‘God didn’t quit on me, even when I moved 15,000 kilometres away’

Badawi’s story | I was so surprised. He prayed for me.

“Growing up in Palestine, with an Islamic background, I knew a few Christians (and what they believed), but I thought they got it wrong. The first time I knew there was a different story (to the Islamic story) was from a TV cartoon. The cartoon was made in the US, and broadcast from a channel in Cyprus. We would get a weak signal where I lived in Palestine. I remember the cartoon told the stories of the Old and New Testaments. The cartoon was well done for the 80s … and it was fascinating. It made me realise there was a different book and a different faith to Islam.

After that, I clearly remember a radio station in Arabic. It was always on after the 10.20pm news. It talked about the teachings of Jesus. I used to listen to it as a teenager. I didn’t think it was the right way, it was just interesting.

Then I went to university and worked in the medical field. I was mixing with people with wealth and power. That’s when Islam stopped making sense to me. I saw a schism between Islamic teaching and behaviour. If Islam was the solution to people’s problems, then why didn’t they live like it? I started to move away from it. It was Ramadan, but I was not fasting. At the same time, there was an ultra-conservative Muslim movement emerging and I thought about leaving the country.

I came to Australia in 2007. I knew nothing about Australia, except for a weird TV show called Neighbours. My degree meant nothing here, so I started a Master’s degree. At the same time, my brother back in Palestine was having medical issues. He was born with congenital problems and he was back in hospital. I couldn’t see him. I felt very stressed. I told my lecturer at the university and he said, “Would you like me to pray for you and your brother?”

It seemed amazing to me. I had started a whole new life 15,000 kilometres away. Nobody knew me here, and I was in a secular country where nobody cared what anyone believed. And yet, the first person I spoke to – someone in a very high position – offered to pray for me and my brother. I said yes.

Afterwards, I wanted to know more about Christianity. I had noticed a Bible college near where I lived. I thought that I couldn’t approach a new faith system without studying it, so I went in and asked if I could enrol in a short course.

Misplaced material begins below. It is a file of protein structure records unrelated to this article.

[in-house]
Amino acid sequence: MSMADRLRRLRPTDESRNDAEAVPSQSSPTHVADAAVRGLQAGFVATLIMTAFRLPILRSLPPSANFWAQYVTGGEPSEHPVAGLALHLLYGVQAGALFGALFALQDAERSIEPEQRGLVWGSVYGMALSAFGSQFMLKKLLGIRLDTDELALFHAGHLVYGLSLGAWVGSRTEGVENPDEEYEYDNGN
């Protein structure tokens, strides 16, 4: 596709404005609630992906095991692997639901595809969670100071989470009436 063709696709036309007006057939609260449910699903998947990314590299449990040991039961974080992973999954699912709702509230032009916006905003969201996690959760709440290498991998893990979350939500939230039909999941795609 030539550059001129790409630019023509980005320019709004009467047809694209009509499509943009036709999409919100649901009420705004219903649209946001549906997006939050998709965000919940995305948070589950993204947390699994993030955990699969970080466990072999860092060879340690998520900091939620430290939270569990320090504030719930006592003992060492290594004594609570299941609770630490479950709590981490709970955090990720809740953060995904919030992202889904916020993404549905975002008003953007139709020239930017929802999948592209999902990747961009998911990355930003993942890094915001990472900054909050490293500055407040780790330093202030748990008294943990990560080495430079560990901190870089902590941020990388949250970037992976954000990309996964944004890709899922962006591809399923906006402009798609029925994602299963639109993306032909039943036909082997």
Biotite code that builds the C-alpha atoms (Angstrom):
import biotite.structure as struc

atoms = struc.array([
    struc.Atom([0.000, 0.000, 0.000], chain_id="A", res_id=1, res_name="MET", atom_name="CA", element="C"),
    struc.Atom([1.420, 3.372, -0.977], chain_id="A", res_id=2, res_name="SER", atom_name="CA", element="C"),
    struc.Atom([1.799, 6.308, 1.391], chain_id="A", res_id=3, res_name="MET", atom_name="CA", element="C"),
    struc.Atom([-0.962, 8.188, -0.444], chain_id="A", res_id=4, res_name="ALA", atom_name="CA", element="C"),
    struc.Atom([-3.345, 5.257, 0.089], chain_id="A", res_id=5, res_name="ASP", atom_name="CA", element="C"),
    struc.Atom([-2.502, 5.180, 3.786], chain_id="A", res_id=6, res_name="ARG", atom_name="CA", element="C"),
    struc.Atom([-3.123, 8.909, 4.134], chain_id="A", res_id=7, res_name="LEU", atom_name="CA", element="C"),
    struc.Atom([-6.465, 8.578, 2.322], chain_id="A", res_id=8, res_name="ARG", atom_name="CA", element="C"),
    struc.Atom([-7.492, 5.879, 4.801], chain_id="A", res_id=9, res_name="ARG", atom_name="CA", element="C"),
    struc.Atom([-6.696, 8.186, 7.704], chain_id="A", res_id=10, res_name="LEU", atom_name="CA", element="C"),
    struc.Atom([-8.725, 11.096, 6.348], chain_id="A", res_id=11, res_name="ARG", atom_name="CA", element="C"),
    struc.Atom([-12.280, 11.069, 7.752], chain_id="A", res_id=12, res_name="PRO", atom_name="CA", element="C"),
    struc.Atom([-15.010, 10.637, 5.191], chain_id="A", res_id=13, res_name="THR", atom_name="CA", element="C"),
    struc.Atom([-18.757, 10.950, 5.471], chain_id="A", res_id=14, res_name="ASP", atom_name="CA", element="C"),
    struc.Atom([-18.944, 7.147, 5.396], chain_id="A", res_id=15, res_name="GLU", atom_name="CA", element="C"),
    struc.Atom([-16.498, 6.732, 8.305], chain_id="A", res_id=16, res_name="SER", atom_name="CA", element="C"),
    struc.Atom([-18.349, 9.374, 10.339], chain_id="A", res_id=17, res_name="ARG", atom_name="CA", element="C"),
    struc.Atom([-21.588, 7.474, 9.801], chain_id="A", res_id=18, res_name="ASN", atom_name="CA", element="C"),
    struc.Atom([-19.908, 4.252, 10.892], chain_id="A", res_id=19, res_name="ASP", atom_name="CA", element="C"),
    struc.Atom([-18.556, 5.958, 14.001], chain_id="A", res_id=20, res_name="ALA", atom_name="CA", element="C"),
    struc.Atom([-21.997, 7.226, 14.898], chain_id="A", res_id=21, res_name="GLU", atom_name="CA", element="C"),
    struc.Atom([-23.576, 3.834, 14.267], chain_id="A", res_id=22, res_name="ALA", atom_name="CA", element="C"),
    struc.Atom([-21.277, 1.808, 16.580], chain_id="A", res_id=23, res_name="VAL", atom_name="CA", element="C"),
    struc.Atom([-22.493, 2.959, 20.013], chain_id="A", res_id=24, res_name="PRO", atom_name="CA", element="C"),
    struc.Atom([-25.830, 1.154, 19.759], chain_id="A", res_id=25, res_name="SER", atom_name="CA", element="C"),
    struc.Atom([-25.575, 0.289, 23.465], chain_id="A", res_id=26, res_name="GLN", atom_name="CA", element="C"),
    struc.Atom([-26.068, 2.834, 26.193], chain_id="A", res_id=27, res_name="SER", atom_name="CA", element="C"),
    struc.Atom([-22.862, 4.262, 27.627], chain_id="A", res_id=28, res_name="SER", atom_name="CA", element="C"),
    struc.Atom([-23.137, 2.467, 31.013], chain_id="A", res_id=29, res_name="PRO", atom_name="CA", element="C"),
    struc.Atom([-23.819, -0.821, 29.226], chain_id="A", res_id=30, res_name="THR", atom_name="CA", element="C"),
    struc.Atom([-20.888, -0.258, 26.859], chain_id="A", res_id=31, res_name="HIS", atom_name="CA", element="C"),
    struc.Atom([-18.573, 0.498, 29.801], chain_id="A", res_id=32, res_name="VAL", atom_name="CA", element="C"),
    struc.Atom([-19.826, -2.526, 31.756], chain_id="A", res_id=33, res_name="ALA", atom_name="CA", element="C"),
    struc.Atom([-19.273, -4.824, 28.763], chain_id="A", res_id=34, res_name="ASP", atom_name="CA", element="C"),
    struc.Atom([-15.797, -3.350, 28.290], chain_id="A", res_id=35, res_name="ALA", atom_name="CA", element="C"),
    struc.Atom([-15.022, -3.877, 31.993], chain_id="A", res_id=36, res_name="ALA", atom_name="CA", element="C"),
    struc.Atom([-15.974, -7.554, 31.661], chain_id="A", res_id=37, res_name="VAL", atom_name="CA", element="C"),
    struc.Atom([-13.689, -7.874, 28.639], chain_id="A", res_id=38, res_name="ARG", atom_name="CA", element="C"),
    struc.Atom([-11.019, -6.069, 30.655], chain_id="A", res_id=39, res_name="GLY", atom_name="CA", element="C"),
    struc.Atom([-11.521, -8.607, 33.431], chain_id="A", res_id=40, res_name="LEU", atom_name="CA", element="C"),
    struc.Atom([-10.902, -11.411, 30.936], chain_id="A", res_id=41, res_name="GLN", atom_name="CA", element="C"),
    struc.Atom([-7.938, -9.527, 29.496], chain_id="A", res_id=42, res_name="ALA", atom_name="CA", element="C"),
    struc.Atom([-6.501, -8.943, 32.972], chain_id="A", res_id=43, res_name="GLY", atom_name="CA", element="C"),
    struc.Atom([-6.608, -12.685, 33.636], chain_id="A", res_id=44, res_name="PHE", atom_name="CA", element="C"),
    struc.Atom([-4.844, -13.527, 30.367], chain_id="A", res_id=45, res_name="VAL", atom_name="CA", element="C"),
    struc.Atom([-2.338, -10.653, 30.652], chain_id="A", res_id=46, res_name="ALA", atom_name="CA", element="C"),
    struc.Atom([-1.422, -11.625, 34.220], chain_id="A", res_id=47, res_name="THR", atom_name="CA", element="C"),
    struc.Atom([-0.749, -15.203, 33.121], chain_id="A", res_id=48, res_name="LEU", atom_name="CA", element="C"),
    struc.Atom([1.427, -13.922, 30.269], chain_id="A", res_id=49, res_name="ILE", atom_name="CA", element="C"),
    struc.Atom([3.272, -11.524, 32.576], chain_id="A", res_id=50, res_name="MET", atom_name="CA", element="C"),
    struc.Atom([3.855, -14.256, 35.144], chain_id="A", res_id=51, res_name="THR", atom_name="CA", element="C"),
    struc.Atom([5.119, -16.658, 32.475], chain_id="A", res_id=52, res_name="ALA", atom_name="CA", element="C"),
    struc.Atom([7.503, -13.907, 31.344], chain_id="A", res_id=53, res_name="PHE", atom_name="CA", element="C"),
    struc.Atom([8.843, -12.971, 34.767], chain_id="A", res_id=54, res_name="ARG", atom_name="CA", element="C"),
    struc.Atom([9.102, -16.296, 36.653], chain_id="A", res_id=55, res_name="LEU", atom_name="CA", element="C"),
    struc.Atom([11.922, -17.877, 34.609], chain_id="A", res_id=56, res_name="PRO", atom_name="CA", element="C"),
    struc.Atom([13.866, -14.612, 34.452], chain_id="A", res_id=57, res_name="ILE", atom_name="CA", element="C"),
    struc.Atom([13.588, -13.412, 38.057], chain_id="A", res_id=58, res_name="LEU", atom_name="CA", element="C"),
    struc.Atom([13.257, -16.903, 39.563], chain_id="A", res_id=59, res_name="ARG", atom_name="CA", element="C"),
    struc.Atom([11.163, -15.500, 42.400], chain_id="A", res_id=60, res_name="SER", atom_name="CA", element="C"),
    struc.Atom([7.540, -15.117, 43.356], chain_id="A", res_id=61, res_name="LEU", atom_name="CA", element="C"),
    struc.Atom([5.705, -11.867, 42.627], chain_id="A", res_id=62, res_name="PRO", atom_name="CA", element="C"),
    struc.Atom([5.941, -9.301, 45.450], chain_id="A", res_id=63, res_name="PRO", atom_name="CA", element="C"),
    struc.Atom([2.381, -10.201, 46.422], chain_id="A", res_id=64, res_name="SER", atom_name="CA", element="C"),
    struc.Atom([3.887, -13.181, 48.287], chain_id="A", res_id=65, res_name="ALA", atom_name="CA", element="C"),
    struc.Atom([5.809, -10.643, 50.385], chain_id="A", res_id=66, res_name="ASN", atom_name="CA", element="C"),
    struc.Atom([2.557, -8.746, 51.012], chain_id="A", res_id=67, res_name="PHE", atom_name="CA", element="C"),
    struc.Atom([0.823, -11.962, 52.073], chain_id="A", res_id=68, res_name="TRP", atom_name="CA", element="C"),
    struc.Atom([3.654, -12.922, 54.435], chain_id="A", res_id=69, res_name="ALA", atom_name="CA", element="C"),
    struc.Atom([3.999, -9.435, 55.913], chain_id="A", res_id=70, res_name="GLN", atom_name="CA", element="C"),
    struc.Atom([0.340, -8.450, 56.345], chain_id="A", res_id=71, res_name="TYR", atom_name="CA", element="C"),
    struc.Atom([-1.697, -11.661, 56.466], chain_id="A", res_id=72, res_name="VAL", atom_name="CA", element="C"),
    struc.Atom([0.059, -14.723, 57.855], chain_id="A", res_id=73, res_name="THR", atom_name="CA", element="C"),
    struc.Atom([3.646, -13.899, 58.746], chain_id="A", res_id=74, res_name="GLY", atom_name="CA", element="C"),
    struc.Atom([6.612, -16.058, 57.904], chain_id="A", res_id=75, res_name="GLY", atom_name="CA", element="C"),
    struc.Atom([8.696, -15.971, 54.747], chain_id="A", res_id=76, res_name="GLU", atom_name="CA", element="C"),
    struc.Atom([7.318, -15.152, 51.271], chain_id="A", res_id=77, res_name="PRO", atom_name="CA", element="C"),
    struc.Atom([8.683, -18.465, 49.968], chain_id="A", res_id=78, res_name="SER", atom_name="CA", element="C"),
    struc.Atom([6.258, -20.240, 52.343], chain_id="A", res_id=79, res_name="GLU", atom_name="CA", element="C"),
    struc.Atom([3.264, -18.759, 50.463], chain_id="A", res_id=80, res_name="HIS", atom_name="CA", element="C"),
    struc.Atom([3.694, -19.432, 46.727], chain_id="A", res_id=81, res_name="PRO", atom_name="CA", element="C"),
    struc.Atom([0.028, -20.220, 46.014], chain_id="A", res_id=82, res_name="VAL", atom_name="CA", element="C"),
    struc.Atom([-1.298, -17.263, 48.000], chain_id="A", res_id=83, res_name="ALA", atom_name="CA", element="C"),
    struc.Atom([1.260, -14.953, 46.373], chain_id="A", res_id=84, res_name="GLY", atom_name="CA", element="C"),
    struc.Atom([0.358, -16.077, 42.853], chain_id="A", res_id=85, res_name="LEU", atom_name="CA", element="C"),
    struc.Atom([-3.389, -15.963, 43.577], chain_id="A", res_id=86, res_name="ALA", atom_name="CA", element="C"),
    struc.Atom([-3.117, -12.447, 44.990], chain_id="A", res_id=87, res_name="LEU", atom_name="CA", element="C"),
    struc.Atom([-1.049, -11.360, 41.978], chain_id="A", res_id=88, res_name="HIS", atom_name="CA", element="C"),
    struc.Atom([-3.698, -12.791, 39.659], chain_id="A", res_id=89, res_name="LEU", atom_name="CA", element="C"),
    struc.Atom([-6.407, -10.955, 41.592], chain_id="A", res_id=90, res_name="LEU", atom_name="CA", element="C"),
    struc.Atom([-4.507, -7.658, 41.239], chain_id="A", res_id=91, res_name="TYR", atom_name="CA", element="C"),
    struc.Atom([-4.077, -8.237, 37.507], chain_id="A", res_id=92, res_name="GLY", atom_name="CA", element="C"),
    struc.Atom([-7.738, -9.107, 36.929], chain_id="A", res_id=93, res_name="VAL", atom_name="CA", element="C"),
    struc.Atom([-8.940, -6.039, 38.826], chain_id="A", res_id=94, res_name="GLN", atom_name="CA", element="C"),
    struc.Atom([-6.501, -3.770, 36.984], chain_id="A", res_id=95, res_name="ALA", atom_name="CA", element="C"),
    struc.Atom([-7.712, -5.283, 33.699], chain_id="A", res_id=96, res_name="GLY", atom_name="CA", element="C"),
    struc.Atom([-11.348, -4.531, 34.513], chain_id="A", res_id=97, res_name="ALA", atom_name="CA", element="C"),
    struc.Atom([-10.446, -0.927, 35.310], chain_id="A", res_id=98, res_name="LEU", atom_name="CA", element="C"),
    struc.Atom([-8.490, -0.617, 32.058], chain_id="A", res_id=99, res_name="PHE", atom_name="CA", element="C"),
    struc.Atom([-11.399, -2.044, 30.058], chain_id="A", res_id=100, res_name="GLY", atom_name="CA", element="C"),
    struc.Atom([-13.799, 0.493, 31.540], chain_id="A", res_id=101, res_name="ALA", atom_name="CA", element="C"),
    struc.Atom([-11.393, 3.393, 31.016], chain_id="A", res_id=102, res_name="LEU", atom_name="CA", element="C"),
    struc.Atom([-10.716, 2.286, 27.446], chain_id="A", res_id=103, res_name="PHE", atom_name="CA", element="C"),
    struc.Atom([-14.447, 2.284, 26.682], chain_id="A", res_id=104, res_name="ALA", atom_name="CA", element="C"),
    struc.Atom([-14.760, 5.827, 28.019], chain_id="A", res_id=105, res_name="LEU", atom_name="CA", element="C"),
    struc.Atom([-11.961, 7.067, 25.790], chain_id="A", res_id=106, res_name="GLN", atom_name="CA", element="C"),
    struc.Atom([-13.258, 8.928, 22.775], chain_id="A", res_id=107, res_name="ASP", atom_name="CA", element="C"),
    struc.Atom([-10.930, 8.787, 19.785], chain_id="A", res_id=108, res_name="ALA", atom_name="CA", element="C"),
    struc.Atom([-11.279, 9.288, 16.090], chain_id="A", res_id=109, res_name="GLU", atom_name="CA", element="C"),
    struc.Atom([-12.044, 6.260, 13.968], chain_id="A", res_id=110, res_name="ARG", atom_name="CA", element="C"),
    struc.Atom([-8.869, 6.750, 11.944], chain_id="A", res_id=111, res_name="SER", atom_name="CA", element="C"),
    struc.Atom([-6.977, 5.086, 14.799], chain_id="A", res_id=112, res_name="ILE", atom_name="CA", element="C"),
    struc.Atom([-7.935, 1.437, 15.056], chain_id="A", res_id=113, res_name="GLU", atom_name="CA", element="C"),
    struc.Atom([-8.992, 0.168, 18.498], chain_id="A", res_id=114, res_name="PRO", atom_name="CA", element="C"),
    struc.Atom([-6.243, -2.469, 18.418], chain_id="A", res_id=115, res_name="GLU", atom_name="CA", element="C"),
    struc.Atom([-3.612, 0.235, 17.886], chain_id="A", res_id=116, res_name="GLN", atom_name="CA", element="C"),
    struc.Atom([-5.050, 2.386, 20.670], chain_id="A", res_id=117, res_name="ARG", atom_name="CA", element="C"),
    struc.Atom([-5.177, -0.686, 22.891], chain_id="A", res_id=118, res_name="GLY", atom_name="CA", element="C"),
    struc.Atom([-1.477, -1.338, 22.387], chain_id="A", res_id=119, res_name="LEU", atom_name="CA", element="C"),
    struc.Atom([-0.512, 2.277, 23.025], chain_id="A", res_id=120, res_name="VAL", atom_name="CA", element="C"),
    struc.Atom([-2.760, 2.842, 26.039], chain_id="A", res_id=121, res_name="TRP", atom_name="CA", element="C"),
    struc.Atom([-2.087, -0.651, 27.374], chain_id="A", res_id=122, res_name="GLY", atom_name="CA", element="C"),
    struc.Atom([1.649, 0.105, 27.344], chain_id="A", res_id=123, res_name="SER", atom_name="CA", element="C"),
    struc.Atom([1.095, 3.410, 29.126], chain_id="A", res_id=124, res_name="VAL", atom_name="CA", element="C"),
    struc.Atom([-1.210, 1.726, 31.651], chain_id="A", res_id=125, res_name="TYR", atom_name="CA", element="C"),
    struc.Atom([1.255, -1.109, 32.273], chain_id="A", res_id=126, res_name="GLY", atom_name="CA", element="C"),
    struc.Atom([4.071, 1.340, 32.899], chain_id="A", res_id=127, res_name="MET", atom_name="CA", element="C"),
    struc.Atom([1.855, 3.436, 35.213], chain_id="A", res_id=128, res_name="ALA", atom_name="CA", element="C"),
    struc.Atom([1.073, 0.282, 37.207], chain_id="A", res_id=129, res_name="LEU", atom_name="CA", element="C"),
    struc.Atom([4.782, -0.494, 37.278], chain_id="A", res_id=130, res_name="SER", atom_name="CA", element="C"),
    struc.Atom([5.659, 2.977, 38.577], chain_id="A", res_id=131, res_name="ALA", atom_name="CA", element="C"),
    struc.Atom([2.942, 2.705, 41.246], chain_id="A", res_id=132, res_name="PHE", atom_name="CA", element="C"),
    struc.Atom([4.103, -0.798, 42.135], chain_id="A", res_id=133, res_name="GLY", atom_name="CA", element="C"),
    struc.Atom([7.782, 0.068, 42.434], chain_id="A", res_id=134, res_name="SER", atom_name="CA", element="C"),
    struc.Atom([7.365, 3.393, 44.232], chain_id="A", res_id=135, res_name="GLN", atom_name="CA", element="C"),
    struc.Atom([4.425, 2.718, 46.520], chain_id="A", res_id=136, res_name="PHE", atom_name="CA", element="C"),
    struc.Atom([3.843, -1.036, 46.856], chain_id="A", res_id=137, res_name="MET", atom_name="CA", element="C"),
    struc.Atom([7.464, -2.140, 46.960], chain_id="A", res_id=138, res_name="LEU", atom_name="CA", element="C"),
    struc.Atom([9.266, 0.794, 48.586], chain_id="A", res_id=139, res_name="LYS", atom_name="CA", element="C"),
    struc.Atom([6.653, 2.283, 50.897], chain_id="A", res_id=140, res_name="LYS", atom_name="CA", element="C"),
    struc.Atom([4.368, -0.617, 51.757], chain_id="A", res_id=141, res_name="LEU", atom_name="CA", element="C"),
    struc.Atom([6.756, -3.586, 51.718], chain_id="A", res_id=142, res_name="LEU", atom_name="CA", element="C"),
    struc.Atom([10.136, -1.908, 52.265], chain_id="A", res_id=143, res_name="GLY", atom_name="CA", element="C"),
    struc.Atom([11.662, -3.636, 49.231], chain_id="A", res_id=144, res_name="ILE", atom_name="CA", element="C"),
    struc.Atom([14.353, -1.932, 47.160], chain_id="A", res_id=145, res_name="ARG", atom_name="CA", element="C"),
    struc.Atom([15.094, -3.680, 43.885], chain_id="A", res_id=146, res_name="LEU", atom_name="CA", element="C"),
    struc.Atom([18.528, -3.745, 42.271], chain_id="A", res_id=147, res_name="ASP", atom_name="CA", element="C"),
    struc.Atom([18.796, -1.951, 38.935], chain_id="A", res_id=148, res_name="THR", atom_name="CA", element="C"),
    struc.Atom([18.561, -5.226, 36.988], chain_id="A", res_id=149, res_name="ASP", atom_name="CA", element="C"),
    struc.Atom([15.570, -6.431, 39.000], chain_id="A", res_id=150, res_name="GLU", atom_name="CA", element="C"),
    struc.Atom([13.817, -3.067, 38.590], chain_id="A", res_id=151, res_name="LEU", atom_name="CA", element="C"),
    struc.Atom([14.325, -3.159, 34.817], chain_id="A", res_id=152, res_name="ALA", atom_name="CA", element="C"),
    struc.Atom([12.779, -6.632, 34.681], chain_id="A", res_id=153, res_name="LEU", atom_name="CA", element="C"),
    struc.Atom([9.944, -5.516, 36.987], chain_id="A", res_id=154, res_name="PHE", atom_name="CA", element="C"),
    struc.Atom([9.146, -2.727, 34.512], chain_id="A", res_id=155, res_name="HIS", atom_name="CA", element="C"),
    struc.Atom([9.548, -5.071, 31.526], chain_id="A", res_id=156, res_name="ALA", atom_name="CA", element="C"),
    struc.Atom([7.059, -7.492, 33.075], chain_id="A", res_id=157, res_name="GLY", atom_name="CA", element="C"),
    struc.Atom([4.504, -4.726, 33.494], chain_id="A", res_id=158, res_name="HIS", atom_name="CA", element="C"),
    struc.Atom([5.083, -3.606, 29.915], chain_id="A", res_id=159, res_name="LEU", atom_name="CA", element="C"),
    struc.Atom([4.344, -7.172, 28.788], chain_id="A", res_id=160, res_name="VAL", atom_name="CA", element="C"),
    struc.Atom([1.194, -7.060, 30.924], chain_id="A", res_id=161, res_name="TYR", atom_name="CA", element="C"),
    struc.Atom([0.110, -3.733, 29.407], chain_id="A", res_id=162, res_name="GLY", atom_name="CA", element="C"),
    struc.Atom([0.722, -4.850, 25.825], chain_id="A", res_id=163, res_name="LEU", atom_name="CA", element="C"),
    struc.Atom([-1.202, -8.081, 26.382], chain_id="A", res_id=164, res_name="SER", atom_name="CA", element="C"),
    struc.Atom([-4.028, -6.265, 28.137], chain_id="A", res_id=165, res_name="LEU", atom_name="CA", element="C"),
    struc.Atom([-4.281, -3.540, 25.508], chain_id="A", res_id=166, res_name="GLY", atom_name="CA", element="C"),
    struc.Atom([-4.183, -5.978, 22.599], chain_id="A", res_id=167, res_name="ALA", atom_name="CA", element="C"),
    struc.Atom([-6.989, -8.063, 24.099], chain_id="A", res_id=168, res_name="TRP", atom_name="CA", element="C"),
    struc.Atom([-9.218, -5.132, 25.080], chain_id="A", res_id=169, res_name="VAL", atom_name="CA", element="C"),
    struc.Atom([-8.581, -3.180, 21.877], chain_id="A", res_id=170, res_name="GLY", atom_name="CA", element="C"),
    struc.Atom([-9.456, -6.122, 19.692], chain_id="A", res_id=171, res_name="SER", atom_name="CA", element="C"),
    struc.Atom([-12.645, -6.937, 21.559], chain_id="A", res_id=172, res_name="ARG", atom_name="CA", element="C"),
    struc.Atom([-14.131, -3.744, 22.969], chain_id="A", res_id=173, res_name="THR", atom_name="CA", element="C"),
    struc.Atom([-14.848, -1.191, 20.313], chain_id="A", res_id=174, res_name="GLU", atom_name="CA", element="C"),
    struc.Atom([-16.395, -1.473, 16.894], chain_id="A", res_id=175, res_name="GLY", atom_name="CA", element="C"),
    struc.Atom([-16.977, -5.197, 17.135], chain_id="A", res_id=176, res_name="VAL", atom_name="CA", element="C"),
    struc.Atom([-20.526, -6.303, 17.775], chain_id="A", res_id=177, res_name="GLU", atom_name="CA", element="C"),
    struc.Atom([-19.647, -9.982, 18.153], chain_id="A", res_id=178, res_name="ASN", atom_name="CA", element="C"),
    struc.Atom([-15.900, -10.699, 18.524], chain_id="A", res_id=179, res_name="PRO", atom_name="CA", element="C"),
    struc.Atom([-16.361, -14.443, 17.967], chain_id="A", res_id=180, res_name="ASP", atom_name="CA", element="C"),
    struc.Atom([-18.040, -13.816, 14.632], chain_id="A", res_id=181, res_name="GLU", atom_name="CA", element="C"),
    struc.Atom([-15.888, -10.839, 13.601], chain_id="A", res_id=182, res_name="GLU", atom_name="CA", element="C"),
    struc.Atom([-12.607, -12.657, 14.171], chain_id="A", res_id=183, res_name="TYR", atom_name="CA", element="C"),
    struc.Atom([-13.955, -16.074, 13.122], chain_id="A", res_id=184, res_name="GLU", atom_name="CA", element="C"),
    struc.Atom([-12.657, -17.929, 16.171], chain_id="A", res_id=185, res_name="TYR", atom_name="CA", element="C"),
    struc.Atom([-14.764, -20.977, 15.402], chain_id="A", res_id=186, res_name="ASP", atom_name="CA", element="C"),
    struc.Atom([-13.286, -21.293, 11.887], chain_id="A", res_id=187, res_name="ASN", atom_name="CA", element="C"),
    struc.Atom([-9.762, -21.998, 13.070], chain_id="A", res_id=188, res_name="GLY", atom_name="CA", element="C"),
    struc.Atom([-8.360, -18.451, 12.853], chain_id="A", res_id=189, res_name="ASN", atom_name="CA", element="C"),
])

The person at the Bible college seemed surprised. He said that normally people who studied there were practising believers. Some of them were on the path to ordination. I said that’s okay, I was just interested. He enrolled me in two subjects – an introduction to Old Testament and an introduction to New Testament.

In the first two weeks of being a student at that college, I saw how the students treated me and each other. I saw how they behaved. They lived what they preached. There was no schism. So I went back to my Christian lecturer at university and I said, “I want to follow this faith.” That’s when I prayed with him and I became a believer in Jesus. Less than a year later, I was baptised. I found a church where they met in a housing estate and cared for refugees. I went on and did my Master’s in theology.

Now, I want to say to people … listen to the voice that keeps calling you. I was lucky. God didn’t leave me. He didn’t quit on me, even when I moved 15,000 kilometres away. He put people in my life. And when you accept Jesus into your life, the change will come naturally. It comes from inside you. God helps you. There is a verse in Matthew 11 where Jesus says, ‘Come to me, all you who are weary and burdened, and I will give you rest’ (v28). Except that in my Arabic Bible, the verse says, ‘I will give you comfort.’ Jesus will take the heavy burdens and he will give us comfort. That’s what God has done for me.”

Badawi’s story is part of Eternity’s Faith Stories series, compiled by Naomi Reed. Click here for more Faith Stories.

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